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The California Consumer Privacy Act — The Next Y2K for Businesses?

December 4, 2019 • 2:00pm ET

$39 members • $79 non-members

The California Consumer Privacy Act (the “CCPA”) was passed in June 2018 and will take effect on January 1, 2020. Dubbed “GDPR Lite” to reflect its similarities to the EU’s monster privacy law, the CCPA is expected to be a game-changer for U.S.-based companies that process sensitive data. As it stands today, CCPA will apply to all for-profit businesses that collect and control California residents’ personal information, “do business” in California and have annual gross revenues in excess of $25 million (to name just one way it can apply to you).

For the unwary, this may be brushed aside as a California-company issue; however, companies that do business online and have overall revenues in excess of the threshold — not just from California — should take note. CCPA has detailed disclosure requirements, a grant of extensive rights to individuals over how their personal information is used, statutory fines and a private right of action.

Sponsored by SmithAmundsen

Speakers

Molly Arranz
Partner
SmithAmundsen

Molly Arranz is the co-chair of SmithAmundsen’s Data Privacy, Security and Litigation Practice Group. She is a certified privacy professional (CIPP-US) and a recognized Privacy Law Specialist by the American Bar Association. Molly regularly advises companies about how to protect against, and respond to, cyber and privacy invasions. She has provided compliance counseling regarding biometric laws, the CCPA, GDPR and breach notification requirements and regulations to a global provider of cloud services, to financial institutions and to global retailers. She has defended more than 80 class actions involving a range of legal theories, including privacy violations, consumer fraud, breach of contract, breach of warranty and misrepresentation.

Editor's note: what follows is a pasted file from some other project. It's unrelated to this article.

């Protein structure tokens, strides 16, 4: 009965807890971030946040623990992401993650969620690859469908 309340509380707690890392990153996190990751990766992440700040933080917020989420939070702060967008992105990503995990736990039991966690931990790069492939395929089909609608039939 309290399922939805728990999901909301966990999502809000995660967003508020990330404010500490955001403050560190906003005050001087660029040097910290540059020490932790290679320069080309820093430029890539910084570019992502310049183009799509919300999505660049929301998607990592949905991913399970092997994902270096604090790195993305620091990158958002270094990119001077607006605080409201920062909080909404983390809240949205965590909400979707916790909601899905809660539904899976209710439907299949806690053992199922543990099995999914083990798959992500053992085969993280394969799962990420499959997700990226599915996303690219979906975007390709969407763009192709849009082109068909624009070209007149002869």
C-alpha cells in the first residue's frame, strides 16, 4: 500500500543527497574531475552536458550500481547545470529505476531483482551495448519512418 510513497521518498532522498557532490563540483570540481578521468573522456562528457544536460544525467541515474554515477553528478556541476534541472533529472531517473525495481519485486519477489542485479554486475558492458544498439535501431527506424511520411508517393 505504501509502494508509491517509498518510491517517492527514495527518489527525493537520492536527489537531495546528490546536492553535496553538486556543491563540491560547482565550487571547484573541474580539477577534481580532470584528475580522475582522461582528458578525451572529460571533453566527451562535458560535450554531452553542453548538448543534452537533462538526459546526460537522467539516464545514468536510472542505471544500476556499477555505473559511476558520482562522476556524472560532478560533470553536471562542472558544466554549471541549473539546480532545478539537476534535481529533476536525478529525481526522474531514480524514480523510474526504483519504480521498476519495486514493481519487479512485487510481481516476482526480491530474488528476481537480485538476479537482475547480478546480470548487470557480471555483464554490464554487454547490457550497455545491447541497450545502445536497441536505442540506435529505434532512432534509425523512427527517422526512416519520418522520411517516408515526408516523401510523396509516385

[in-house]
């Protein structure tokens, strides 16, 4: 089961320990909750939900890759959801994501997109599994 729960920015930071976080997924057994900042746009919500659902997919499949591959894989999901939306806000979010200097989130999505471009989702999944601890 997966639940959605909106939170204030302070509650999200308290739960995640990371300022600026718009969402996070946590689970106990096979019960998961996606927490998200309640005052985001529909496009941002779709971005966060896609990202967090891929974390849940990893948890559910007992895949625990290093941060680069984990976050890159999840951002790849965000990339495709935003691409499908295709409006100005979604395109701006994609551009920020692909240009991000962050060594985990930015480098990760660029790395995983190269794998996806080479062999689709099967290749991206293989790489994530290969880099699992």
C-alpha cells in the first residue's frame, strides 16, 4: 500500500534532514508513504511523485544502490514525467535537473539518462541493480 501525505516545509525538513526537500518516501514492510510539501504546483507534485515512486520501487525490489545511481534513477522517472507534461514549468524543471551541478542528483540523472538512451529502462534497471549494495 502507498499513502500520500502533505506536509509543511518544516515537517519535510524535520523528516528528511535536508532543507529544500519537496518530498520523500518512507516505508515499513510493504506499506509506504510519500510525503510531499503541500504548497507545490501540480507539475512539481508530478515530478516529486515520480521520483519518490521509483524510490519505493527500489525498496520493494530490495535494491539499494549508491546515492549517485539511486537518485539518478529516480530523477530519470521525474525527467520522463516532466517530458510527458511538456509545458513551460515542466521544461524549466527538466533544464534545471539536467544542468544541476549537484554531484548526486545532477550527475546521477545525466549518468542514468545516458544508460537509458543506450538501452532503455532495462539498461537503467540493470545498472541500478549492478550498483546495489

Heather Bailey
Partner
SmithAmundsen

Heather Bailey has concentrated her practice in employment and labor counseling and litigation, including discrimination and trade secret / non-compete lawsuits, FLSA class actions, labor negotiations and arbitrations, affirmative action, OFCCP/DOL audits and FINRA issues. She counsels on day-to-day operations, human resources, and management decisions regarding employees, practices and policies. Heather also works comfortably with FMLA/ADA, sexual harassment, affirmative action, union avoidance and other types of employee and management training. Her clients operate across the U.S. in industries like vending, healthcare, transportation, parking, automotive repair, construction, staffing, hospitality (restaurants/taverns), banking, and manufacturing to name a few.